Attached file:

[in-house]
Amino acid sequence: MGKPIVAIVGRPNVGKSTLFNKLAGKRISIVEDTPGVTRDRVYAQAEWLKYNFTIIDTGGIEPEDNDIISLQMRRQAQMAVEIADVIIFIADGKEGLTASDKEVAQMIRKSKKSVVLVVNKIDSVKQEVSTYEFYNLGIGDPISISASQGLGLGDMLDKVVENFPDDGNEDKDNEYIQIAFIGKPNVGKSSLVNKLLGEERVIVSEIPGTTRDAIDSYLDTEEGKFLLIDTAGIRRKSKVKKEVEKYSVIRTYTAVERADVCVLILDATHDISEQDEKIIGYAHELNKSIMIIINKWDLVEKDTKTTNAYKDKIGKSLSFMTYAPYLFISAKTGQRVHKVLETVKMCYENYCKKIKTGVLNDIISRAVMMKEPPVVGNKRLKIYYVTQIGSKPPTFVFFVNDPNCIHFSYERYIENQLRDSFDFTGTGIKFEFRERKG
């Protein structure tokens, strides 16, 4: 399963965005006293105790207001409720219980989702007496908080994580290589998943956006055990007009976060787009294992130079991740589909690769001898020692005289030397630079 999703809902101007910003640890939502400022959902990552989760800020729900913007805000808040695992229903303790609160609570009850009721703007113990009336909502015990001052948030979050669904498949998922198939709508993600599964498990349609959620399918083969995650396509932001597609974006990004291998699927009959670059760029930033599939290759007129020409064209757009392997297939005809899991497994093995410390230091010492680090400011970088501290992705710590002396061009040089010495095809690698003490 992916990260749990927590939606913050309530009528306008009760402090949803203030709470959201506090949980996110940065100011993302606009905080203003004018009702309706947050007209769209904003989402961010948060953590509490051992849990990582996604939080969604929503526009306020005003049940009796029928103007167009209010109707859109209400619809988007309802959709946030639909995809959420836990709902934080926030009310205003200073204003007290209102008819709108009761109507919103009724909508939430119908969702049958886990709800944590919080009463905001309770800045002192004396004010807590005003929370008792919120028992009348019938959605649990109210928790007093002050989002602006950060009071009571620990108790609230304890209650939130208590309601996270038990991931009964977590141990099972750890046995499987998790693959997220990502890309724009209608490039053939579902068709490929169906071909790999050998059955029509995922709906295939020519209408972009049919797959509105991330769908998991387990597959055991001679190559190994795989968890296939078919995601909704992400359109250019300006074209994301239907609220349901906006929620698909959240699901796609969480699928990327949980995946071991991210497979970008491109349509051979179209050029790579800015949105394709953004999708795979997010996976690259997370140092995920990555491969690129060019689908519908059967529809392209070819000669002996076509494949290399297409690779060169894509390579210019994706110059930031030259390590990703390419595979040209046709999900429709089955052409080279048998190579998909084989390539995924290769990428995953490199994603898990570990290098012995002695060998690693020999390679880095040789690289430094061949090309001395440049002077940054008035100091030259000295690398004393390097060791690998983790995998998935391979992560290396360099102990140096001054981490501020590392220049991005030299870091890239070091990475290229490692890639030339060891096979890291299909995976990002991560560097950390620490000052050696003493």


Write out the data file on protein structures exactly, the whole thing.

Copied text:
[in-house]
Amino acid sequence: MGKPIVAIVGRPNVGKSTLFNKLAGKRISIVEDTPGVTRDRVYAQAEWLKYNFTIIDTGGIEPEDNDIISLQMRRQAQMAVEIADVIIFIADGKEGLTASDKEVAQMIRKSKKSVVLVVNKIDSVKQEVSTYEFYNLGIGDPISISASQGLGLGDMLDKVVENFPDDGNEDKDNEYIQIAFIGKPNVGKSSLVNKLLGEERVIVSEIPGTTRDAIDSYLDTEEGKFLLIDTAGIRRKSKVKKEVEKYSVIRTYTAVERADVCVLILDATHDISEQDEKIIGYAHELNKSIMIIINKWDLVEKDTKTTNAYKDKIGKSLSFMTYAPYLFISAKTGQRVHKVLETVKMCYENYCKKIKTGVLNDIISRAVMMKEPPVVGNKRLKIYYVTQIGSKPPTFVFFVNDPNCIHFSYERYIENQLRDSFDFTGTGIKFEFRERKG
């Protein structure tokens, strides 16, 4: 399963965005006293105790207001409720219980989702007496908080994580290589998943956006055990007009976060787009294992130079991740589909690769001898020692005289030397630079 999703809902101007910003640890939502400022959902990552989760800020729900913007805000808040695992229903303790609160609570009850009721703007113990009336909502015990001052948030979050669904498949998922198939709508993600599964498990349609959620399918083969995650396509932001597609974006990004291998699927009959670059760029930033599939290759007129020409064209757009392997297939005809899991497994093995410390230091010492680090400011970088501290992705710590002396061009040089010495095809690698003490 992916990260749990927590939606913050309530009528306008009760402090949803203030709470959201506090949980996110940065100011993302606009905080203003004018009702309706947050007209769209904003989402961010948060953590509490051992849990990582996604939080969604929503526009306020005003049940009796029928103007167009209010109707859109209400619809988007309802959709946030639909995809959420836990709902934080926030009310205003200073204003007290209102008819709108009761109507919103009724909508939430119908969702049958886990709800944590919080009463905001309770800045002192004396004010807590005003929370008792919120028992009348019938959605649990109210928790007093002050989002602006950060009071009571620990108790609230304890209650939130208590309601996270038990991931009964977590141990099972750890046995499987998790693959997220990502890309724009209608490039053939579902068709490929169906071909790999050998059955029509995922709906295939020519209408972009049919797959509105991330769908998991387990597959055991001679190559190994795989968890296939078919995601909704992400359109250019300006074209994301239907609220349901906006929620698909959240699901796609969480699928990327949980995946071991991210497979970008491109349509051979179209050029790579800015949105394709953004999708795979997010996976690259997370140092995920990555491969690129060019689908519908059967529809392209070819000669002996076509494949290399297409690779060169894509390579210019994706110059930031030259390590990703390419595979040209046709999900429709089955052409080279048998190579998909084989390539995924290769990428995953490199994603898990570990290098012995002695060998690693020999390679880095040789690289430094061949090309001395440049002077940054008035100091030259000295690398004393390097060791690998983790995998998935391979992560290396360099102990140096001054981490501020590392220049991005030299870091890239070091990475290229490692890639030339060891096979890291299909995976990002991560560097950390620490000052050696003493």